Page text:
(by I Compton-Burnett)
Ivy Compton-Burnett* must have had a strange family life (just look at her hair). She was the seventh of her father’s children and the first of her (less than affectionate) mother’s five. A brother died of pneumonia, another on the Somme. Two of her sisters (“Baby” and “Topsy”) committed suicide together one Christmas Day. None of the twelve had children. None of the girls married.
Certainly her books are about strange families. The Edgeworth family of A House and its Head is unhappy, decidedly in its own way. The solipsistic father Duncan is oblivious to his (first) wife’s misery and to the contempt of his daughters and his nephew Grant. The family and their peculiar friends, including the insufferable Dulcia and the sinister Gertrude Jekyll, jab and snipe at each other via the agency of formal, often impenetrable dialogue. They are all terribly proper and yet, when two truly shocking things are done by major charcters, they’re virtually passed over with a shrug.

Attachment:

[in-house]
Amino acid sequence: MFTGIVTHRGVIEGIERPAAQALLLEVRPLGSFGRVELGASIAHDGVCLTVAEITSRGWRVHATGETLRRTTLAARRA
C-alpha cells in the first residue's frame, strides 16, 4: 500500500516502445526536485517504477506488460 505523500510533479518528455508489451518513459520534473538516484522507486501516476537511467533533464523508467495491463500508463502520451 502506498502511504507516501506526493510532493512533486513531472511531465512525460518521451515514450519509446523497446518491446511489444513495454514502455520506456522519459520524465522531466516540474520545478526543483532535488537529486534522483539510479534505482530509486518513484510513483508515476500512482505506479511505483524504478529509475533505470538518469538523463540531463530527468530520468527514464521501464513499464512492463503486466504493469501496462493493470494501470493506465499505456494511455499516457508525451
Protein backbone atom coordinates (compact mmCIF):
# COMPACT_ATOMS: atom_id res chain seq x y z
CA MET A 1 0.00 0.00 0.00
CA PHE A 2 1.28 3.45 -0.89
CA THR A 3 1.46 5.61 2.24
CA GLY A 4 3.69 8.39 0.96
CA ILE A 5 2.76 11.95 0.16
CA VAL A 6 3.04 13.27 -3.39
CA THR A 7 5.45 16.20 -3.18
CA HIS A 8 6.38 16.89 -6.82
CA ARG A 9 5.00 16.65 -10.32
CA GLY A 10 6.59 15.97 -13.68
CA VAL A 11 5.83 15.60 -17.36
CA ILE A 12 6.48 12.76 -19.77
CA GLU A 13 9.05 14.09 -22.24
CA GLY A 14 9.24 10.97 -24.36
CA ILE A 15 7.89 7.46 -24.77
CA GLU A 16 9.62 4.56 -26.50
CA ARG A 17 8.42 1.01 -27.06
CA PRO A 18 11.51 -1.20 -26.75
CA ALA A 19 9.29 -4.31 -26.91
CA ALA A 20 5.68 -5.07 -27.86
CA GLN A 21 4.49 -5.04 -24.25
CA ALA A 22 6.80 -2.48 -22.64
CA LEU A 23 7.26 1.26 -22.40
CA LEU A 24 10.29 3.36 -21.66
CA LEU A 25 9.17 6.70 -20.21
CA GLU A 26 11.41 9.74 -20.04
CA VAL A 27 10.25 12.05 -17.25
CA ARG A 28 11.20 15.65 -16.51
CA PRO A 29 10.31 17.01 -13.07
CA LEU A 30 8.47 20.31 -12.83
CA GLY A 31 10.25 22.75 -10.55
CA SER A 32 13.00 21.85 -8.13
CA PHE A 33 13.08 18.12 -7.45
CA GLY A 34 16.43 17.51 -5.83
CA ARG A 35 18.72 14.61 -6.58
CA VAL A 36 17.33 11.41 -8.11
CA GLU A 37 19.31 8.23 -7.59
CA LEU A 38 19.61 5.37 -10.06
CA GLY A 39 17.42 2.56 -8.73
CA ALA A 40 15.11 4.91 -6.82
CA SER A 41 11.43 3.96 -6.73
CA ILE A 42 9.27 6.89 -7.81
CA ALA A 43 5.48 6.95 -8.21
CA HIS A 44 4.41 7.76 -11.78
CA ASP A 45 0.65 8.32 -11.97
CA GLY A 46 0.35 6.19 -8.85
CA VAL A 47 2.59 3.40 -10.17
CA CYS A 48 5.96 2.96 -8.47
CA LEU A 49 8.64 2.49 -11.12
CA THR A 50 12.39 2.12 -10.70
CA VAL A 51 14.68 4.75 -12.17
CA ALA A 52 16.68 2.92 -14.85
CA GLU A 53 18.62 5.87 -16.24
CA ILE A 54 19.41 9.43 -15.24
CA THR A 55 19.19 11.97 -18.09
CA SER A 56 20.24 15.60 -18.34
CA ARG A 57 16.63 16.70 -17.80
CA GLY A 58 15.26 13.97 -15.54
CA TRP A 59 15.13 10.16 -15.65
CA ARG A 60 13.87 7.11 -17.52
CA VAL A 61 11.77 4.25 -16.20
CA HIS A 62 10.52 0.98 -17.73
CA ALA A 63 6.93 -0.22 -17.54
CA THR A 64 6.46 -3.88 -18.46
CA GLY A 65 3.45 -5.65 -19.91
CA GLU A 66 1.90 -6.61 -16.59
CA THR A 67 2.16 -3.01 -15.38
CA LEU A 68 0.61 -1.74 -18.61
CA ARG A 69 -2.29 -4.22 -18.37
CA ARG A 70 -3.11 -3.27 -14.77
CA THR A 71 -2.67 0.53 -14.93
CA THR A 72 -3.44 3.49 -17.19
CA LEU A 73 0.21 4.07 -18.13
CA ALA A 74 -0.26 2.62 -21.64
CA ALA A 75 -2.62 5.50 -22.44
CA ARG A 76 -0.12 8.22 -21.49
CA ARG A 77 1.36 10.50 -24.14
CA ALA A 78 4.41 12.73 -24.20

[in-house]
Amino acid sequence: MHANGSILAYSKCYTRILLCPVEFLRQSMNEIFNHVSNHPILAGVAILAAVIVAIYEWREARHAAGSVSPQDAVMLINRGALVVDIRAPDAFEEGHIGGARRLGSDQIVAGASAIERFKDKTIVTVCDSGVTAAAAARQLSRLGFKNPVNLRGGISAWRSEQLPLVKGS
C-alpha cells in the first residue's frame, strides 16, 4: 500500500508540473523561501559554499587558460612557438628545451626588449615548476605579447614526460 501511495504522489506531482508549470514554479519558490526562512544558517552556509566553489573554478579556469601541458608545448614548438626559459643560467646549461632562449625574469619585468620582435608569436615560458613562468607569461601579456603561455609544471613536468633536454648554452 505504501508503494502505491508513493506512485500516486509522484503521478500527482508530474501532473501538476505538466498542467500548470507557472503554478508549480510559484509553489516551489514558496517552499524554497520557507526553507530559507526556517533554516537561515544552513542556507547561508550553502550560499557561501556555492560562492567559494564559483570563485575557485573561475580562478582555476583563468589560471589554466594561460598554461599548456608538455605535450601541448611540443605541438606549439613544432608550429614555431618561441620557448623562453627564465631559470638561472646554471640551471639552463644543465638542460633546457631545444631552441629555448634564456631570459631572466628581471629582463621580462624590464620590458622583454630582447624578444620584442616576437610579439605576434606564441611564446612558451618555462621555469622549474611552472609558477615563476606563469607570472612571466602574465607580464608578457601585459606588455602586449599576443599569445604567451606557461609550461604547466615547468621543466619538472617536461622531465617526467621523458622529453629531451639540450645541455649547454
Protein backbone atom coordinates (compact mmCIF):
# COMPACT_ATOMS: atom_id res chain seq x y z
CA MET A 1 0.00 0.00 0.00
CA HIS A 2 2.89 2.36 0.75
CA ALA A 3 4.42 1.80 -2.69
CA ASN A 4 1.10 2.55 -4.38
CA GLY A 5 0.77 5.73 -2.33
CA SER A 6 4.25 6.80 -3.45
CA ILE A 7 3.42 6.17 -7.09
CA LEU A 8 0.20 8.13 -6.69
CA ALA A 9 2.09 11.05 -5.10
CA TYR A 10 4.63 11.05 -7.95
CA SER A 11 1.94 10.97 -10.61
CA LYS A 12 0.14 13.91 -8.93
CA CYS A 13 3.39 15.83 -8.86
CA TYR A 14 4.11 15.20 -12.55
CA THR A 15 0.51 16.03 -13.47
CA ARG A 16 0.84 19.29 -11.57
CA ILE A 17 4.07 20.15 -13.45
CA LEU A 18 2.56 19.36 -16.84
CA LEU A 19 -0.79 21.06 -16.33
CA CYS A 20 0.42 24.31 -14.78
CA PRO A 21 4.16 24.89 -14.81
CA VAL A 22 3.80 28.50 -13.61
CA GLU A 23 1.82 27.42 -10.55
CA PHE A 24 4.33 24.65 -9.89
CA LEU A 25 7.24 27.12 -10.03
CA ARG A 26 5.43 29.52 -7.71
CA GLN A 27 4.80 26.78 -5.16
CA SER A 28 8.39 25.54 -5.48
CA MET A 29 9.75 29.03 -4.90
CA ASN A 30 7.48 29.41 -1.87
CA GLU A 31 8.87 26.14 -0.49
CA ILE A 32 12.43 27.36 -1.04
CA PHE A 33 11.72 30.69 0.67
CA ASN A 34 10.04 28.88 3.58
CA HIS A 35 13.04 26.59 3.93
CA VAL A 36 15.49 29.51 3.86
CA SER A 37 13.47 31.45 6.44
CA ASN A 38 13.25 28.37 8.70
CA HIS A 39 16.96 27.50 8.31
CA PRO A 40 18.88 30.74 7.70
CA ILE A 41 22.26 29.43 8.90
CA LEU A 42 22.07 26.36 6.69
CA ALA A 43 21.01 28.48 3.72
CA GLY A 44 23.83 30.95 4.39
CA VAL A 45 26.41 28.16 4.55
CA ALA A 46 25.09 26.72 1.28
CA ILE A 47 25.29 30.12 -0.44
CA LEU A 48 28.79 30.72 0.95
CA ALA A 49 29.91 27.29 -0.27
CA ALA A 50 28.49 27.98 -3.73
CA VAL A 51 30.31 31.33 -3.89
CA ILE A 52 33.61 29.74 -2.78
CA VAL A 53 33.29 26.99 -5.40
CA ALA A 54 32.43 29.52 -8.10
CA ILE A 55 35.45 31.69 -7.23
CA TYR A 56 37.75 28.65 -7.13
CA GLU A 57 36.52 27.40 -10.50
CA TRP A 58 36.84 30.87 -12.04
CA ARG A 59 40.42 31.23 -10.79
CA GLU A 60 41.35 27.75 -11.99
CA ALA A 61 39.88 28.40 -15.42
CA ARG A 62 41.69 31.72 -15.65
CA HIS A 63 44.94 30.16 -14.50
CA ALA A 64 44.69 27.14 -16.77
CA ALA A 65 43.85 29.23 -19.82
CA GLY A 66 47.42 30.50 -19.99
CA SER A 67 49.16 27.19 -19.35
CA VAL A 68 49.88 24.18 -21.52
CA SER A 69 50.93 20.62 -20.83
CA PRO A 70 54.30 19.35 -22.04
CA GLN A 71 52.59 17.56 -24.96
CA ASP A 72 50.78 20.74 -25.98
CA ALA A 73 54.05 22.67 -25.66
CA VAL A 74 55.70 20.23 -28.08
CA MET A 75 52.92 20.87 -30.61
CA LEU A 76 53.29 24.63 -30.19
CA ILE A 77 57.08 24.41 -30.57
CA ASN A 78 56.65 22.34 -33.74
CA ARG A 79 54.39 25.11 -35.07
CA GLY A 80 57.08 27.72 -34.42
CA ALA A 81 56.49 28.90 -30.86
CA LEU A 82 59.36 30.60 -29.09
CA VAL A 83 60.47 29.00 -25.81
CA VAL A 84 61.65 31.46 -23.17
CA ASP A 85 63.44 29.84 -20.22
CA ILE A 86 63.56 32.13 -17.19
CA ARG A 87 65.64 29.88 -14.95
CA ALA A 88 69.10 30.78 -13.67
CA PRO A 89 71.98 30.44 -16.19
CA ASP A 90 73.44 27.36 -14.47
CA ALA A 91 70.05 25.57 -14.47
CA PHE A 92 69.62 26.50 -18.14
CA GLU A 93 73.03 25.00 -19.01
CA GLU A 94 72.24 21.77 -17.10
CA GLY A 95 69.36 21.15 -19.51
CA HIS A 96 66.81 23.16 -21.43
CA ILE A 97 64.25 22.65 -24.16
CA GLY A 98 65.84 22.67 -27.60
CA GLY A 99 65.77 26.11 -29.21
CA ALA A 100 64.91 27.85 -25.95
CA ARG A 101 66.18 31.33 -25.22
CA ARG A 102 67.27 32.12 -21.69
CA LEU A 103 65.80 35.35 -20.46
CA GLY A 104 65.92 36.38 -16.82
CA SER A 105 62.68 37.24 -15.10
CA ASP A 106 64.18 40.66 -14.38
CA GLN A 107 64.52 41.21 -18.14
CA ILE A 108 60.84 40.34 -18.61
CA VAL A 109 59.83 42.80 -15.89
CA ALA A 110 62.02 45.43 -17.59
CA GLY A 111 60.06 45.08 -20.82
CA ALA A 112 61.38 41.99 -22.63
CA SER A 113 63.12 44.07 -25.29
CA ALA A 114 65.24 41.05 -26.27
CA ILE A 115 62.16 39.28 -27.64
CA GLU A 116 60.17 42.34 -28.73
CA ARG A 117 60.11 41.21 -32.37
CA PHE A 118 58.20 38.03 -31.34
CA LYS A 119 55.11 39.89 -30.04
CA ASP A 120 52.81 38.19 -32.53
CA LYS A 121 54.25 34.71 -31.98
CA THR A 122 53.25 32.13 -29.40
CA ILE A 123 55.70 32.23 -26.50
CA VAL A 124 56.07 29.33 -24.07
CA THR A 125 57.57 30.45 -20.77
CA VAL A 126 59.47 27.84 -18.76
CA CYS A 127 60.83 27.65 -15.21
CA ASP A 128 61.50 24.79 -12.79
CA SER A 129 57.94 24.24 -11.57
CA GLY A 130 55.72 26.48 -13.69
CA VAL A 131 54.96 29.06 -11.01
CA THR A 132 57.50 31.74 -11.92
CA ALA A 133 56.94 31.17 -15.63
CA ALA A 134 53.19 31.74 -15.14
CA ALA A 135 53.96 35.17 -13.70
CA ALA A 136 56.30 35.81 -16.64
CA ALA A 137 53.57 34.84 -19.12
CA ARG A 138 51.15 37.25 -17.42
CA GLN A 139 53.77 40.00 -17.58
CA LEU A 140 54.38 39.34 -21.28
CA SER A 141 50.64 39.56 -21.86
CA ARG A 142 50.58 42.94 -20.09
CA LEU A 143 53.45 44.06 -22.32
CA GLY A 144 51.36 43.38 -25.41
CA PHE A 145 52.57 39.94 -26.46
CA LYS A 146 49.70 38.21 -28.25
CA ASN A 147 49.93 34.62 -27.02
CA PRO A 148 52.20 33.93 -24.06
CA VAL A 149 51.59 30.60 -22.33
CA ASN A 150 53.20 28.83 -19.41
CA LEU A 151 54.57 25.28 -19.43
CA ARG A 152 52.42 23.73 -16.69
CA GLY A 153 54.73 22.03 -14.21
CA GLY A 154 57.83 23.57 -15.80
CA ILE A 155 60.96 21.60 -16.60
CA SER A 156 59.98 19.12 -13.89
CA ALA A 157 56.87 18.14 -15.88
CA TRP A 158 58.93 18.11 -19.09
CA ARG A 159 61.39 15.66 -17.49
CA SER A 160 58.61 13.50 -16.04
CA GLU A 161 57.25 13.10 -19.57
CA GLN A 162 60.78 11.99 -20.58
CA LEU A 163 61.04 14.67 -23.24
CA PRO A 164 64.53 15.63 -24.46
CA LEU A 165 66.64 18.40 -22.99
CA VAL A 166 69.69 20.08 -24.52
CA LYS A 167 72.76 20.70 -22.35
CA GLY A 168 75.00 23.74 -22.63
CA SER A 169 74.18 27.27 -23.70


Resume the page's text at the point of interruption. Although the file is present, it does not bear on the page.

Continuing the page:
The elusive, idiosyncratic style is difficult, but becomes easier as the undercurrents of vice and mendacity become clearer. A truly engaging book – but not one for readers who need likeable characters. There are none in this book.
* Compton-Burnett was English. Naturally, the name was pronounced ‘Cumpton-Burnit’. Although she was English, it was not Tony Abbott who made her a Dame.